PART II: ACTIVITY PACKETS
Activities to Promote Interaction and Communication
are fun and not overly challenging. They are very effective as ice- breaking activities, especially at the beginning of a course. They also let learners know that classwill be more than sitting at a desk and copying the teacher’s words. It is important to do somethingwith the survey information. Otherwise, there is no intrinsic reason for gathering the information.Therefore, plan ways to process the information.
Make sure the survey questions areappropriate to the class. For example, if everyone in the group is from Mexico, then asking, “Whatcountry are you from?” will not be pertinent. Similarly, asking a group of elderly seniors, “Howmany of your children go to school?” may not be appropriate. Watch for American cultural taboosabout age, money, religion, etc. Also, make sure not to inadvertently ask about an uncomfortabletopic.
Learners gather information about a particular topic. They increase proficiency andconfidence in asking one or more questions at the same time as they are increasing graphic literacyskills.
This class survey activity is especially useful for beginning levels because not muchinformation needs to be asked or recorded and only one or two questions and answers need to belearned. Surveys can be used with higher levels if more complex questions and answers arerequired. Surveys are suitable for general ESL classes, but can also be tailored to a workplace (seeexamples that follow).
Time varies according to how much information is gathered. In the literacy- or beginning-level class, a survey might consist of one question that simply requires students to ask andrecord the name of every person in class (either first or last, but probably not both at once). In amore advanced class, a survey might require students to ask and record the names of televisionshows watched and time spent watching these shows in the past week. In both of these cases, thetime to do the survey will vary according to how many learners there are in the class, and how long ittakes for the spelling and the recording to take place.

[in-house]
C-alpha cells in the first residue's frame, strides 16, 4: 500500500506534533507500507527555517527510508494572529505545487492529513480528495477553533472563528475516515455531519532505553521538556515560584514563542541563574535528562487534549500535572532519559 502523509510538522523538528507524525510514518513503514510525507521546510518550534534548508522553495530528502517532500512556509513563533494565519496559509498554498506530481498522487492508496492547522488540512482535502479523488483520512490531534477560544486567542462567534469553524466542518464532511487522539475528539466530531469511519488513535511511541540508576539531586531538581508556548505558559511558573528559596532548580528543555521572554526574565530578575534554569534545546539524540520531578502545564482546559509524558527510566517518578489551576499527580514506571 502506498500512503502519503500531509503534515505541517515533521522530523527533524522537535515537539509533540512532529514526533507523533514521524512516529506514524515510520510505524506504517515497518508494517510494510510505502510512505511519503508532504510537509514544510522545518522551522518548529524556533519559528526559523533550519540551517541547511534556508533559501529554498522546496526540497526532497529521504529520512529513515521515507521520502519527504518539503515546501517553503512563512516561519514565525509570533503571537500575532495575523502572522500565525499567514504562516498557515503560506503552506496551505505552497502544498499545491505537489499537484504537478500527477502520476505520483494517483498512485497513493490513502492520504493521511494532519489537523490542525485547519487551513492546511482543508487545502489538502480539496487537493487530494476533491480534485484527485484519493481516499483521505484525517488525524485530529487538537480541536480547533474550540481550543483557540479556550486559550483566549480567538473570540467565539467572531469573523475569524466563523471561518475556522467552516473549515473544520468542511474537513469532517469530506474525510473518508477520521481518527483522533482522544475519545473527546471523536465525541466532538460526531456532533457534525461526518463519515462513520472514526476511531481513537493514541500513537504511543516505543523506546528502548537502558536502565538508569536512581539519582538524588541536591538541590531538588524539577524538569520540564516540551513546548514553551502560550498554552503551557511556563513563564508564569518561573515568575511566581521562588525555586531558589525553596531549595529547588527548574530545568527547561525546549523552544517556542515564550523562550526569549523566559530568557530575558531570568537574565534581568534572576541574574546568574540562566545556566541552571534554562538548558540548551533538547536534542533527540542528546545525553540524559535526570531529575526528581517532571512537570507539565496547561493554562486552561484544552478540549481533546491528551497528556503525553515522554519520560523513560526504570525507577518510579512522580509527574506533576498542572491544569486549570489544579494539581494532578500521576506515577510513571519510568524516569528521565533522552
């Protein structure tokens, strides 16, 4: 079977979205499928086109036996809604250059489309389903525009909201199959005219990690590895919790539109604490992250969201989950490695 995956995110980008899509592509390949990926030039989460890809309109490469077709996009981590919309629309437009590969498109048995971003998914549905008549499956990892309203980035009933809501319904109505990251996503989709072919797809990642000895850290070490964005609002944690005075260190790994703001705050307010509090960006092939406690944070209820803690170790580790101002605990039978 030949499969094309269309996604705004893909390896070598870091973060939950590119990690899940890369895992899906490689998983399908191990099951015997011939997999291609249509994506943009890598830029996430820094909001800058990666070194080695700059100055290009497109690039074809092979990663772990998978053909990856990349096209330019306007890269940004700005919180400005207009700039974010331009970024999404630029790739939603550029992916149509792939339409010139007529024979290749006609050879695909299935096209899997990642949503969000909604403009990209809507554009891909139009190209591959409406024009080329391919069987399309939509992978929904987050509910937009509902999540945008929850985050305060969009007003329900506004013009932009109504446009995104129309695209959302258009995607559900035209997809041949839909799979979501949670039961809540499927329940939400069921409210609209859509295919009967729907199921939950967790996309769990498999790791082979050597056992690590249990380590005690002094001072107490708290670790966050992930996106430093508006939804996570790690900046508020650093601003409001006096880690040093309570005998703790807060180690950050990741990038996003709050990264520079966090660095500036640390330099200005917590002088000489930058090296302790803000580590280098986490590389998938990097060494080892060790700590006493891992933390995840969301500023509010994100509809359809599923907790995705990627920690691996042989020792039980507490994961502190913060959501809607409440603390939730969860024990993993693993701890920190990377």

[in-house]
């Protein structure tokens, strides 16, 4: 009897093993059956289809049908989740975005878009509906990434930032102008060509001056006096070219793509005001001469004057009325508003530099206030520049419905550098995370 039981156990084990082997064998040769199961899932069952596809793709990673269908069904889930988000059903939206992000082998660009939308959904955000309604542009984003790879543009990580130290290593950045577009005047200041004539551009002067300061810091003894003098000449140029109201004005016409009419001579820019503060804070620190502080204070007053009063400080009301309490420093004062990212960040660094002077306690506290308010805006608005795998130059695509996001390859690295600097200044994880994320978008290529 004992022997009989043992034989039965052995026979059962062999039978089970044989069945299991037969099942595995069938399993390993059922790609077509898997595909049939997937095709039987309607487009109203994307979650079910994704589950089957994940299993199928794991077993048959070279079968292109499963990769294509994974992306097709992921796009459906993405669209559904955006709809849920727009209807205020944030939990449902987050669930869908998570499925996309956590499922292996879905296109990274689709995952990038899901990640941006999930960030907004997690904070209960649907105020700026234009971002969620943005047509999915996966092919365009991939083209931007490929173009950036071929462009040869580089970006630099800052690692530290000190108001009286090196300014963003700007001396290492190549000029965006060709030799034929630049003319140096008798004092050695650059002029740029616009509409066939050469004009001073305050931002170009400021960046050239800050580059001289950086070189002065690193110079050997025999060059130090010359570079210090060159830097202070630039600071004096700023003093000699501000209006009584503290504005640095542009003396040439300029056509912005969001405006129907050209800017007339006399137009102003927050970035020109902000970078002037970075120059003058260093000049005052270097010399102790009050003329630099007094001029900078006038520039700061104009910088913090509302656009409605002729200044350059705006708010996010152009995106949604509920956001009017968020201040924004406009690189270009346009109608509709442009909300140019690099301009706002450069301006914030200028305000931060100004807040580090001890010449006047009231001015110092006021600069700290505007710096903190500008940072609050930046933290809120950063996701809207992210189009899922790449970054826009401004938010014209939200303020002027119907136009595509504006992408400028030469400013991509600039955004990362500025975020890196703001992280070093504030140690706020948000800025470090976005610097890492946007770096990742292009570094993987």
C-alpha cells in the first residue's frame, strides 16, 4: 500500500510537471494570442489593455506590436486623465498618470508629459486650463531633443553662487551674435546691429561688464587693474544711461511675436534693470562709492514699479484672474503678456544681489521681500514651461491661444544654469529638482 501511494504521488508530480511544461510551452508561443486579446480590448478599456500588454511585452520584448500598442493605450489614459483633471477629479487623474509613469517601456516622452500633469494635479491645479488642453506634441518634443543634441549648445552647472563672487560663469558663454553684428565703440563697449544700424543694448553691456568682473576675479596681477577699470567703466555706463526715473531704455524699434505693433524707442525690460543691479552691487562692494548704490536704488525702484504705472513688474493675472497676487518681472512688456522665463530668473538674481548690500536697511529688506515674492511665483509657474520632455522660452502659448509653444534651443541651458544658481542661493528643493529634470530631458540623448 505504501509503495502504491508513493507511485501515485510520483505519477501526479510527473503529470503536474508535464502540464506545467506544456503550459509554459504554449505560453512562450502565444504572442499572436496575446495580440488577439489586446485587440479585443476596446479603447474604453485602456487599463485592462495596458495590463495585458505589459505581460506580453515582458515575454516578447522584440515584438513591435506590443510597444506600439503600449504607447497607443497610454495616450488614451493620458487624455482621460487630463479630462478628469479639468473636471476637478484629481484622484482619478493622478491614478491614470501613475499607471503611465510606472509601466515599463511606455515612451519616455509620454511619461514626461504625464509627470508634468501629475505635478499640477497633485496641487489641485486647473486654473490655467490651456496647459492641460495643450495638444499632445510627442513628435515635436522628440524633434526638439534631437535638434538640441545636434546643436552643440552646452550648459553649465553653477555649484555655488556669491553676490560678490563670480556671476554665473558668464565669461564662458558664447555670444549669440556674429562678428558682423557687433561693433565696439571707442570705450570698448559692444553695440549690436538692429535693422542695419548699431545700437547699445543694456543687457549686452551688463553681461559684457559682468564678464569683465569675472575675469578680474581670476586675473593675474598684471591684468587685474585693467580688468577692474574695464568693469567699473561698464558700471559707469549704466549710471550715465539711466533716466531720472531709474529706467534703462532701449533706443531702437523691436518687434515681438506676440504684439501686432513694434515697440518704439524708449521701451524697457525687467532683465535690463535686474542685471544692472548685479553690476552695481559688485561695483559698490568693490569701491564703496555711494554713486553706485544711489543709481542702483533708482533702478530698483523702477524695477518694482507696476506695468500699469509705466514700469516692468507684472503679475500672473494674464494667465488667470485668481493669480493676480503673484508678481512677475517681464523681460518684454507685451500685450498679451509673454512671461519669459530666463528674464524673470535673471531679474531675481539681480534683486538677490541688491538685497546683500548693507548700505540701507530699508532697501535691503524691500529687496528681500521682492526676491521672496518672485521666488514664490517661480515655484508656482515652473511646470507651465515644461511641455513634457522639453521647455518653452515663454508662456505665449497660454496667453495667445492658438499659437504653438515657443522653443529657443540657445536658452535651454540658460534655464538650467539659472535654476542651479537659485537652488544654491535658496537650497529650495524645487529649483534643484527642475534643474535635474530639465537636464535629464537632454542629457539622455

If information gathering takes more than20-30 minutes, you might consider debriefing during the next class session.
The teacher needs to make a survey form so learners can easily ask the question or questions and record answers. If the information is going to be gathered into a simple bar graph or pie chart, or recorded on flip chart paper, this needs to be ready in advance.
Build on what learners already know (e.g., the common question, “Where are you from?”).Therefore, pre-teach and practice the questions and vocabulary needed to answer the questions.For example, in a class where learners are collecting information about native countries, recordthe names of those countries in advance so that students have the information available to them.2.
Hand out the survey forms and explain the task to learners. (They need to walk around the roomasking everyone the question and recording the answers).3.
Model the procedures with one or two learner volunteers and check comprehension of instructions. For example, ask, “What are the questions on the survey form?” “How many people will you talk to today?”4.
Once learners begin to complete the survey, monitor the process and be ready to assist learners if they ask for help.
Don’t be alarmed if you see someone copying from another’s paper or someone writing information down right on the questioner’s sheet. The main idea is to get